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New International Version
He will confirm a covenant with many for one 'seven.' In the middle of the 'seven' he will put an end to sacrifice and offering. And at the temple he will set up an abomination that causes desolation, until the end that is decreed is poured out on him."
New Living Translation
The ruler will make a treaty with the people for a period of one set of seven, but after half this time, he will put an end to the sacrifices and offerings. And as a climax to all his terrible deeds, he will set up a sacrilegious object that causes desecration, until the fate decreed for this defiler is finally poured out on him.”
English Standard Version
And he shall make a strong covenant with many for one week, and for half of the week he shall put an end to sacrifice and offering. And on the wing of abominations shall come one who makes desolate, until the decreed end is poured out on the desolator.”
Berean Study Bible
And he will confirm a covenant with many for one week, but in the middle of the week he will put an end to sacrifice and offering. And on the wing of the temple will come the abomination that causes desolation, until the decreed destruction is poured out upon him.”
King James Bible
And he shall confirm the covenant with many for one week: and in the midst of the week he shall cause the sacrifice and the oblation to cease, and for the overspreading of abominations he shall make it desolate, even until the consummation, and that determined shall be poured upon the desolate.
New King James Version
Then he shall confirm a covenant with many for one week; But in the middle of the week He shall bring an end to sacrifice and offering. And on the wing of abominations shall be one who makes desolate, Even until the consummation, which is determined, Is poured out on the desolate.”
New American Standard Bible
And he will confirm a covenant with the many for one week, but in the middle of the week he will put a stop to sacrifice and grain offering; and on the wing of abominations will come the one who makes desolate, until a complete destruction, one that is decreed, gushes forth on the one who makes desolate.”
"And he will make a firm covenant with the many for one week, but in the middle of the week he will put a stop to sacrifice and grain offering; and on the wing of abominations will come one who makes desolate, even until a complete destruction, one that is decreed, is poured out on the one who makes desolate."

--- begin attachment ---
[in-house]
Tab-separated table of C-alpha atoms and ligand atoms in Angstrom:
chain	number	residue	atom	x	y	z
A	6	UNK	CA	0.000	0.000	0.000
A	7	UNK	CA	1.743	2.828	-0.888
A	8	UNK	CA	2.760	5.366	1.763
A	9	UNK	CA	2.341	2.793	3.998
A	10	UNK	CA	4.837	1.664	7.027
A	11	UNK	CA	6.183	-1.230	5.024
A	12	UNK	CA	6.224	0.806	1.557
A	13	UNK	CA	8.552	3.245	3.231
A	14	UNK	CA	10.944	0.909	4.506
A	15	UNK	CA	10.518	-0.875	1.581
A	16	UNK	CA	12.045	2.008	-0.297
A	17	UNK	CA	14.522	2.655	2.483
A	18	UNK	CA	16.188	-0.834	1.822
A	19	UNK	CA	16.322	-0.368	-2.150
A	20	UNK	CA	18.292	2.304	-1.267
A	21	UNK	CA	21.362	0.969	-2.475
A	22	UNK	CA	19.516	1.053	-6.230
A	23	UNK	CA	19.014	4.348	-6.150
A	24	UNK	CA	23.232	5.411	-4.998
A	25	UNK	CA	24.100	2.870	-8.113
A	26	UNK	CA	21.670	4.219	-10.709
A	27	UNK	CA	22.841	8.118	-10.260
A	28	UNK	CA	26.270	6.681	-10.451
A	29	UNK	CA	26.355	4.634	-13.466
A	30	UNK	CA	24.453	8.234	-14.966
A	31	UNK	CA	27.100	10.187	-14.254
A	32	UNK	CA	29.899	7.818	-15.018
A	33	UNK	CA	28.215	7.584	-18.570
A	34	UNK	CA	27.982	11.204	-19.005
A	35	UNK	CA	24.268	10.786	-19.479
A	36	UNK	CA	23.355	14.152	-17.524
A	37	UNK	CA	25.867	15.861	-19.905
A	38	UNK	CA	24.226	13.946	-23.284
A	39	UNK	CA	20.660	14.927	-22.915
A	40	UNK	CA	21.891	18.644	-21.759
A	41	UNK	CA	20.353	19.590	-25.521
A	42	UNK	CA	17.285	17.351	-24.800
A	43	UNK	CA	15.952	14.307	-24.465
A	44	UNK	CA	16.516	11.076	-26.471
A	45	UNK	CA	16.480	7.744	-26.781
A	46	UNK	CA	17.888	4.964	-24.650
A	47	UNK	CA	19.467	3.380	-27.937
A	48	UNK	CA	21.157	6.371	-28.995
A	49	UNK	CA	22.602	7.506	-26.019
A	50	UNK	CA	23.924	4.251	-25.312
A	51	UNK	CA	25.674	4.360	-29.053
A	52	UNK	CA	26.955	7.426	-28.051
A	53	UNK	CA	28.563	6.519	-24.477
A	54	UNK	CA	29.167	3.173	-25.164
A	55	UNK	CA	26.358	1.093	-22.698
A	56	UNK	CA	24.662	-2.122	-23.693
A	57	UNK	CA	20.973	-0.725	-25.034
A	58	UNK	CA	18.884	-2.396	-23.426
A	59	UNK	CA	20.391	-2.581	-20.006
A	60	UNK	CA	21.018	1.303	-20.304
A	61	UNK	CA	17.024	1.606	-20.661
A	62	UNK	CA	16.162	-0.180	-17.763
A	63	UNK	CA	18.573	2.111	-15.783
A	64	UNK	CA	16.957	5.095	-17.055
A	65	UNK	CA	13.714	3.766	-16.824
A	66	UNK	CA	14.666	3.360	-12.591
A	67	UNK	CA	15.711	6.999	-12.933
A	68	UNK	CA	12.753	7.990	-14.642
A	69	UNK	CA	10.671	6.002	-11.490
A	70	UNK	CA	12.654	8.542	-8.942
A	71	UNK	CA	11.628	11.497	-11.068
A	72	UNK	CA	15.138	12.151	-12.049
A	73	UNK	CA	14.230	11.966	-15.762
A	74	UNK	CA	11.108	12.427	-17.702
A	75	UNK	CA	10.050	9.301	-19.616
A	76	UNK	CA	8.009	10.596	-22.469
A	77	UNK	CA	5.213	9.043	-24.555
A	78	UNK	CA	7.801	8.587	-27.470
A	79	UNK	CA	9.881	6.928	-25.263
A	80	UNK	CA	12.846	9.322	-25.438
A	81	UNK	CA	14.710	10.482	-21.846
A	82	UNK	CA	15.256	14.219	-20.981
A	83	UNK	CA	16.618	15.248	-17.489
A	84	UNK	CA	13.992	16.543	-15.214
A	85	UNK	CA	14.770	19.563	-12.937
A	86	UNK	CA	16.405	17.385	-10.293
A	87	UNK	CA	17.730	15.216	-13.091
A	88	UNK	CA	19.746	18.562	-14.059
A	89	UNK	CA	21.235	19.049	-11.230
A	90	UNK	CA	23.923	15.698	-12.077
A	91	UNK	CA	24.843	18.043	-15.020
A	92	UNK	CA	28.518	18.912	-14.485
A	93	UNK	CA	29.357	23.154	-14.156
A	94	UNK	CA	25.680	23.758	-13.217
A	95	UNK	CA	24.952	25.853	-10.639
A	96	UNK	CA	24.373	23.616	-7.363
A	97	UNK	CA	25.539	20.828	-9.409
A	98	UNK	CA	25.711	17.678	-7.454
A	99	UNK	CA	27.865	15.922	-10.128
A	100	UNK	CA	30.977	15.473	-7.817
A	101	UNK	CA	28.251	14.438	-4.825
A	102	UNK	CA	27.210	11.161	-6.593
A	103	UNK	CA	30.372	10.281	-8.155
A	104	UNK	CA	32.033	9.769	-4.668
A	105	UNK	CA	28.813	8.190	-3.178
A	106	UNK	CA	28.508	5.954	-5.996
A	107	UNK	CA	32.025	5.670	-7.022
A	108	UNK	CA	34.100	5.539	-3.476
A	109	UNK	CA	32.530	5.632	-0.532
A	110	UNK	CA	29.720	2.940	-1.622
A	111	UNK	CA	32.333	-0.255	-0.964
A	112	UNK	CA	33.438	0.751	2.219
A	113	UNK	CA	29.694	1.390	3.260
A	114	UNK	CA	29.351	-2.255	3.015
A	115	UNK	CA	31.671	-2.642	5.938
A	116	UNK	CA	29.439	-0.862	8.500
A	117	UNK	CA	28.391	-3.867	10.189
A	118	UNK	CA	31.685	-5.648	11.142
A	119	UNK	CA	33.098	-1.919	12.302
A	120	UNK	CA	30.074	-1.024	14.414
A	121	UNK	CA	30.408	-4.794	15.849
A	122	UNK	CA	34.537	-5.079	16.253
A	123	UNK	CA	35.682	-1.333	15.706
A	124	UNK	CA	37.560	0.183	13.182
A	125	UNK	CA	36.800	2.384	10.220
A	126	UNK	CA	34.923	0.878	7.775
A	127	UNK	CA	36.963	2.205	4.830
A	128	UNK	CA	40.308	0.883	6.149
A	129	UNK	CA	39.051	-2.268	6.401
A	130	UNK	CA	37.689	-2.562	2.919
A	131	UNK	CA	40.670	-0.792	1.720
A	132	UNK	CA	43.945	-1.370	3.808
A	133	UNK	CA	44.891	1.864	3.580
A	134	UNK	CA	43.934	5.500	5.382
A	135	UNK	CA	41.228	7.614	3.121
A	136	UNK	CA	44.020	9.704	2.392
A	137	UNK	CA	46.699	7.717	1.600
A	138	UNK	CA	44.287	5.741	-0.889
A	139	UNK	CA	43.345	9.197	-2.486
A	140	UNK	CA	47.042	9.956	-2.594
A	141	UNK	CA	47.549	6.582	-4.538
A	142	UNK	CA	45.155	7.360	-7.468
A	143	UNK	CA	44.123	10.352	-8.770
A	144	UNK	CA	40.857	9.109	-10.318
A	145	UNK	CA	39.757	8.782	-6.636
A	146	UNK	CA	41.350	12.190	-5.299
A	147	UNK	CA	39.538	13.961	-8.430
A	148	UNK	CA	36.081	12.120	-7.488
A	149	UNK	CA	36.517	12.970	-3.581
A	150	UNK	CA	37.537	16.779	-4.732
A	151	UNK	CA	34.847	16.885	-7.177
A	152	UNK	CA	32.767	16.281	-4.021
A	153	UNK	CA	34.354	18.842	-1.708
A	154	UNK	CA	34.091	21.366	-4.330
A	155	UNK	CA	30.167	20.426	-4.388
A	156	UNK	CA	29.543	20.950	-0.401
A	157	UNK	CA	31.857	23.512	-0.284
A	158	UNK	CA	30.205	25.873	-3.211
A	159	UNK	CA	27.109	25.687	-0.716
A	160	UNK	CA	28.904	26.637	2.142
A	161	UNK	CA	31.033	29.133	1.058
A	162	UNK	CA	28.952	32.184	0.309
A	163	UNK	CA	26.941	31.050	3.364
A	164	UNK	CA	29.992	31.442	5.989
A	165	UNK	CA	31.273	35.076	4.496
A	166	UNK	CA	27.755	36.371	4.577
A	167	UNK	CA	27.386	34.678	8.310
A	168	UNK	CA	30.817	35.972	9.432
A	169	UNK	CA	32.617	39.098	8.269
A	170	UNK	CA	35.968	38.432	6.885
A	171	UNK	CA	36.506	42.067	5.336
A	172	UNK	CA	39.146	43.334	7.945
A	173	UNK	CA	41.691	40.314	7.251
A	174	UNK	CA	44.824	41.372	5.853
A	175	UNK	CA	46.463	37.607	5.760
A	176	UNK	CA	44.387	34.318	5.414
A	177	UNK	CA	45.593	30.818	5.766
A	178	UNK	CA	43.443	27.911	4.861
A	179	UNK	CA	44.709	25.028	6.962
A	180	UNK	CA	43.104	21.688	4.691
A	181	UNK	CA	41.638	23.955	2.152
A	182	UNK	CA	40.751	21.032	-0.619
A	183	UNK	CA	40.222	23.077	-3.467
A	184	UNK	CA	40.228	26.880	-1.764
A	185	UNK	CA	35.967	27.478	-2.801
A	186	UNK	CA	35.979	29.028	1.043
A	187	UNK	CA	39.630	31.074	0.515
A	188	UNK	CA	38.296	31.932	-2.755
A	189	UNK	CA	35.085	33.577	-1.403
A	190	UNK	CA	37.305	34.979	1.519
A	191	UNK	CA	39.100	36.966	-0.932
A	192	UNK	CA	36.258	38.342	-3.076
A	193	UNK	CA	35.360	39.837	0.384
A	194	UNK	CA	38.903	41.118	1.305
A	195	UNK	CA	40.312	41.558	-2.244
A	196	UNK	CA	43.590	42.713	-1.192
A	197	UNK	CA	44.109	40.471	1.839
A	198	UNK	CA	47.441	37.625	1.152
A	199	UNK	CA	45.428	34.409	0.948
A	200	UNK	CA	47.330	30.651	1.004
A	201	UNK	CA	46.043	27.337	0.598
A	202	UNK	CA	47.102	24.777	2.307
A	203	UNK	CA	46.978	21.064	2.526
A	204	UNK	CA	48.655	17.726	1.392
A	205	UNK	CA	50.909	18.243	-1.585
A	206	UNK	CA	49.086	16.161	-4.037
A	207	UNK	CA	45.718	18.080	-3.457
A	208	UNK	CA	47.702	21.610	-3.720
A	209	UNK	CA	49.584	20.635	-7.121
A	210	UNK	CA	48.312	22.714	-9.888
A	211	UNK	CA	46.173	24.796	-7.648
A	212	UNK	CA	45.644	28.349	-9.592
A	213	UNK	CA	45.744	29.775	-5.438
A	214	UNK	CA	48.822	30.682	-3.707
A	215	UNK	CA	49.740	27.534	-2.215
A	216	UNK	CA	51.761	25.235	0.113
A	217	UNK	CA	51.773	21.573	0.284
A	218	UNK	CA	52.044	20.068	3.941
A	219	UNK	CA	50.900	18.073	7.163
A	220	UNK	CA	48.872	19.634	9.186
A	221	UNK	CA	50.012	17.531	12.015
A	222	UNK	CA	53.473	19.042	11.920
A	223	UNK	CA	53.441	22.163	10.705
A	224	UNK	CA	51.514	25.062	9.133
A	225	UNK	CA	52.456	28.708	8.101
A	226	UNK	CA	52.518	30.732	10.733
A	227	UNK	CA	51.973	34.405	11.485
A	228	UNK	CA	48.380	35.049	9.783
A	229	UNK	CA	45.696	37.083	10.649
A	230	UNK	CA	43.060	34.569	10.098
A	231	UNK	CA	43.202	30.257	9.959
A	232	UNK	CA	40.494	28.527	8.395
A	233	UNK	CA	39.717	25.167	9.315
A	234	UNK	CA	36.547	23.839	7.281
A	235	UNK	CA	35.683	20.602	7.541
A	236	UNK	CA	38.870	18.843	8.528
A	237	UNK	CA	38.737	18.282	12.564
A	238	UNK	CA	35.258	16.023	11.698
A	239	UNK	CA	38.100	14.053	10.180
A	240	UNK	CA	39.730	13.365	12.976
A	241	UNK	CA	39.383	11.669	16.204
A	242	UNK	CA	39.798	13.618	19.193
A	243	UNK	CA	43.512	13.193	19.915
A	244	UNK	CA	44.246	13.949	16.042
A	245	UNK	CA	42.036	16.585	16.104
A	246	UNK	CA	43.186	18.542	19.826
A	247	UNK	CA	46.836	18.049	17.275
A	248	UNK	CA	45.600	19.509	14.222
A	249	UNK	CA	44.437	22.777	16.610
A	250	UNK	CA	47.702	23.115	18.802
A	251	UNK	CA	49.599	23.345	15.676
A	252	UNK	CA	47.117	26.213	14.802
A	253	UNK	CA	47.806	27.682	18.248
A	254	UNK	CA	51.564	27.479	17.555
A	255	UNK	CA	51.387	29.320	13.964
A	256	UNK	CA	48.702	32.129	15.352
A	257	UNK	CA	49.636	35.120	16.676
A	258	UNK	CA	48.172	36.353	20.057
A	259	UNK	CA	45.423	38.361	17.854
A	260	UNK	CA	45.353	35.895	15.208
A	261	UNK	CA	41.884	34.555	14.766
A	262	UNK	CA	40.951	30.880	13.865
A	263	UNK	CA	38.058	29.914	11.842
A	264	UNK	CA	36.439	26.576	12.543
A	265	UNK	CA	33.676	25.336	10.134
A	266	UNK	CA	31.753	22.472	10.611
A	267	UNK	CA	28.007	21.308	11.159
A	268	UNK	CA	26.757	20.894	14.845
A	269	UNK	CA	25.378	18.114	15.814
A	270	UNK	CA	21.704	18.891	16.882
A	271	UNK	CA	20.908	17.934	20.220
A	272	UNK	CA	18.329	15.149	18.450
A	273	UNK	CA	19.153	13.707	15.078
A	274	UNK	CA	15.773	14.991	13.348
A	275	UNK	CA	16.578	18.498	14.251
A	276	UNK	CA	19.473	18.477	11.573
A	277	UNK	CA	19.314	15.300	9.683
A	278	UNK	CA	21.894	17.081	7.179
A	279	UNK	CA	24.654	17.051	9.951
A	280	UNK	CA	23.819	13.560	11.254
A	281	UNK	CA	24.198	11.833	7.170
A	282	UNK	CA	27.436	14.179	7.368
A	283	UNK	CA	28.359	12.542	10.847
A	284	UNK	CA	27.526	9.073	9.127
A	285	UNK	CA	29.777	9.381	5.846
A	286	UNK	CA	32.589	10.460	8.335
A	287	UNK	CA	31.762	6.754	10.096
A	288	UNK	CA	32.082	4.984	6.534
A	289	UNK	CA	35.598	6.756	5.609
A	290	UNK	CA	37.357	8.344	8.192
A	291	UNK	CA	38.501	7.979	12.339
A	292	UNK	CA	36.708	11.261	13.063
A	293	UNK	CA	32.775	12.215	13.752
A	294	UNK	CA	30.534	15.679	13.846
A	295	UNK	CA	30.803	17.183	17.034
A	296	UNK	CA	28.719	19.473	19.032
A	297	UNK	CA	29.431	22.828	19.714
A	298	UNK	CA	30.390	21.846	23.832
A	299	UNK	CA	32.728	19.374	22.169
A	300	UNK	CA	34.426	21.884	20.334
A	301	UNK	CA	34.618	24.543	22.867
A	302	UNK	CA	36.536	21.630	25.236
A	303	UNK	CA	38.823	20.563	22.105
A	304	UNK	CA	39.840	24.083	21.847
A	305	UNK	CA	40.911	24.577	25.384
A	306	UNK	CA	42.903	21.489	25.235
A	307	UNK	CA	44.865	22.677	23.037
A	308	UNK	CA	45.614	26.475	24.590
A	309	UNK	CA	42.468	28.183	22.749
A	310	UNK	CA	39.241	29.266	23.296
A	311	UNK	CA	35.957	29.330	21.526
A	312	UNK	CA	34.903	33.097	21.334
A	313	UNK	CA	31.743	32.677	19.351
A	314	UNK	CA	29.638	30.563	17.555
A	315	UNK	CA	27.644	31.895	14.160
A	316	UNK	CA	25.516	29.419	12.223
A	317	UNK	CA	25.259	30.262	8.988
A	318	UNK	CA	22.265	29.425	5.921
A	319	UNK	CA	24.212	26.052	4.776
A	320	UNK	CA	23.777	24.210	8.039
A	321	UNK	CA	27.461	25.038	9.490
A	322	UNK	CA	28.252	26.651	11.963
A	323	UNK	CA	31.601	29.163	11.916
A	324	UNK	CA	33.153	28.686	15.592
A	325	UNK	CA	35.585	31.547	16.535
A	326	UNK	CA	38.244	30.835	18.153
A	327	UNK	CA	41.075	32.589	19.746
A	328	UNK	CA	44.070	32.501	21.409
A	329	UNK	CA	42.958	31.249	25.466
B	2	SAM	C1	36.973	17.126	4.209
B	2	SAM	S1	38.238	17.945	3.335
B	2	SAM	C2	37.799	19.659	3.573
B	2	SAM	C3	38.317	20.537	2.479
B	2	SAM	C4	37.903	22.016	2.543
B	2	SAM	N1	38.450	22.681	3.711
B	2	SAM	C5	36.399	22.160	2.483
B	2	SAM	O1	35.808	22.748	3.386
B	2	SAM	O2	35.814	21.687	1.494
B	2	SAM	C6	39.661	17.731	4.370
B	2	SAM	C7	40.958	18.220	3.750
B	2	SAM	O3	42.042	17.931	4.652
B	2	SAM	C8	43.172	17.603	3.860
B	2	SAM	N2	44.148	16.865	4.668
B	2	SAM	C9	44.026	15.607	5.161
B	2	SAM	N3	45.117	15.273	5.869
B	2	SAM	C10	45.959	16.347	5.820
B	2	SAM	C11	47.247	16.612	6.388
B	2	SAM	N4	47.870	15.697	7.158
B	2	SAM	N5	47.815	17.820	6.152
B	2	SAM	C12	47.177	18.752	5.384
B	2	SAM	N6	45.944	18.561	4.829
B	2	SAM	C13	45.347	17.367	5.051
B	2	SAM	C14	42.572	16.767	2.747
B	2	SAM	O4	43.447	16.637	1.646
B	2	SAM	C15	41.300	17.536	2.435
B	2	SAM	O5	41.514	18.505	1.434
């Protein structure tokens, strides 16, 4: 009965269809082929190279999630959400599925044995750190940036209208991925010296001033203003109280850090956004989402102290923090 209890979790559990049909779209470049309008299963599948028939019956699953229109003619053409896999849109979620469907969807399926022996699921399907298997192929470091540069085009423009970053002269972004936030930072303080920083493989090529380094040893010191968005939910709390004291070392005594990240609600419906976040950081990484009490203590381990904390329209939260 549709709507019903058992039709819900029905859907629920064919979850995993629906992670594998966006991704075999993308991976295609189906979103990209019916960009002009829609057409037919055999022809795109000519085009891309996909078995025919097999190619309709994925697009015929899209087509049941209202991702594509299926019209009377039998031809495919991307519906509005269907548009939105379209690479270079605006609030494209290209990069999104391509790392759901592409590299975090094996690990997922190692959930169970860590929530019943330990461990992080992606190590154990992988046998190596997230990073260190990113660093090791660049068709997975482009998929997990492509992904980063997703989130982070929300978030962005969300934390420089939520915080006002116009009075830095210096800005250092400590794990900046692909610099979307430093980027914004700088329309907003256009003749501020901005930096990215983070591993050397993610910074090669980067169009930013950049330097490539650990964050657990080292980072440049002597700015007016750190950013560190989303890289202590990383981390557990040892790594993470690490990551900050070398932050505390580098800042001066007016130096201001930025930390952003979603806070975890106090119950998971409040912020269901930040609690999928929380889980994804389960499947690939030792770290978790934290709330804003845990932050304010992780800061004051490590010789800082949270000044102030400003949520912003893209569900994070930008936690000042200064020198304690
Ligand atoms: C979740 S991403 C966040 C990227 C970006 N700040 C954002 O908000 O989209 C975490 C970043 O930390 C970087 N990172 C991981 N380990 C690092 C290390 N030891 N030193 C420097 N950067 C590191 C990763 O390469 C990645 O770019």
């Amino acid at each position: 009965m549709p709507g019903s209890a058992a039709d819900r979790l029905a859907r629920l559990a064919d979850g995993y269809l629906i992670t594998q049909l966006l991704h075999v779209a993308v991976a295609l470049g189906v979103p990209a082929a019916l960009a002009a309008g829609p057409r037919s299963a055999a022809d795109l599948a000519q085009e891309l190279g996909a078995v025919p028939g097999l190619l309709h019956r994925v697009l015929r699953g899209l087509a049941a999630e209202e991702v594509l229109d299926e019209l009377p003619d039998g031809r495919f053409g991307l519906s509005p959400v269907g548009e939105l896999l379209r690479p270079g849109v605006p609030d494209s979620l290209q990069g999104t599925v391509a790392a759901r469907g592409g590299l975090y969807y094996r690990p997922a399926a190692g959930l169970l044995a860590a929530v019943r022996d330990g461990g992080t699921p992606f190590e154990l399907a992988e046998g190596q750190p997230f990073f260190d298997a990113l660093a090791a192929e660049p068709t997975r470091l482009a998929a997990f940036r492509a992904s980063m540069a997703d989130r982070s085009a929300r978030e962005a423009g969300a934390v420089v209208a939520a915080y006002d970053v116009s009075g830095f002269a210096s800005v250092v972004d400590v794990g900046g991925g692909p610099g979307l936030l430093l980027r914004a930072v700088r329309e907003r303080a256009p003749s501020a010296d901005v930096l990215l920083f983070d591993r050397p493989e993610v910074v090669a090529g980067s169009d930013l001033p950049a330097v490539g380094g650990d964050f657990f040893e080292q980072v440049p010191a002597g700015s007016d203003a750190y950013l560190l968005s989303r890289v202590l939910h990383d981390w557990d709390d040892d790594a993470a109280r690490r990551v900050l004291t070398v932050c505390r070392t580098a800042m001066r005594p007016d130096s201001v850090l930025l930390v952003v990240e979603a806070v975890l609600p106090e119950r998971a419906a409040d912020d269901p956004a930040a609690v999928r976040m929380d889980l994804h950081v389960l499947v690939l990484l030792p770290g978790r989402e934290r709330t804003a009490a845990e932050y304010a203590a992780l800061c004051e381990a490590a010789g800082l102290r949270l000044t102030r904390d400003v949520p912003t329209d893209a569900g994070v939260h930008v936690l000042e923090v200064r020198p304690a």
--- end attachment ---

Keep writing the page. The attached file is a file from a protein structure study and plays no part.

“And he will make a firm covenant with the many for one week, but in the middle of the week he will put a stop to sacrifice and grain offering; and on the wing of abominations will come one who makes desolate, even until a complete destruction, one that is decreed, is poured out on the one who makes desolate.”
And he will enter into a binding and irrevocable covenant with the many for one week (seven years), but in the middle of the week he will stop the sacrifice and grain offering [for the remaining three and one-half years]; and on the wing of abominations will come one who makes desolate, even until the complete destruction, one that is decreed, is poured out on the one who causes the horror.”
Christian Standard Bible
He will make a firm covenant with many for one week, but in the middle of the week he will put a stop to sacrifice and offering. And the abomination of desolation will be on a wing of the temple until the decreed destruction is poured out on the desolator.”
Holman Christian Standard Bible
He will make a firm covenant with many for one week, but in the middle of the week he will put a stop to sacrifice and offering. And the abomination of desolation will be on a wing of the temple until the decreed destruction is poured out on the desolator."
American Standard Version
And he shall make a firm covenant with many for one week: and in the midst of the week he shall cause the sacrifice and the oblation to cease; and upon the wing of abominations'shall come one that maketh desolate; and even unto the full end, and that determined, shall wrath be poured out upon the desolate.
Aramaic Bible in Plain English
And he shall strengthen the covenant with many, one week and half of a week, and he shall cancel sacrifice and offering, and upon the wings of abomination destruction shall rest upon the desolation until the end of the judgments
Brenton Septuagint Translation
And one week shall establish the covenant with many: and in the midst of the week my sacrifice and drink-offering shall be taken away: and on the temple shall be the abomination of desolations; and at the end of time an end shall be put to the desolation.
Contemporary English Version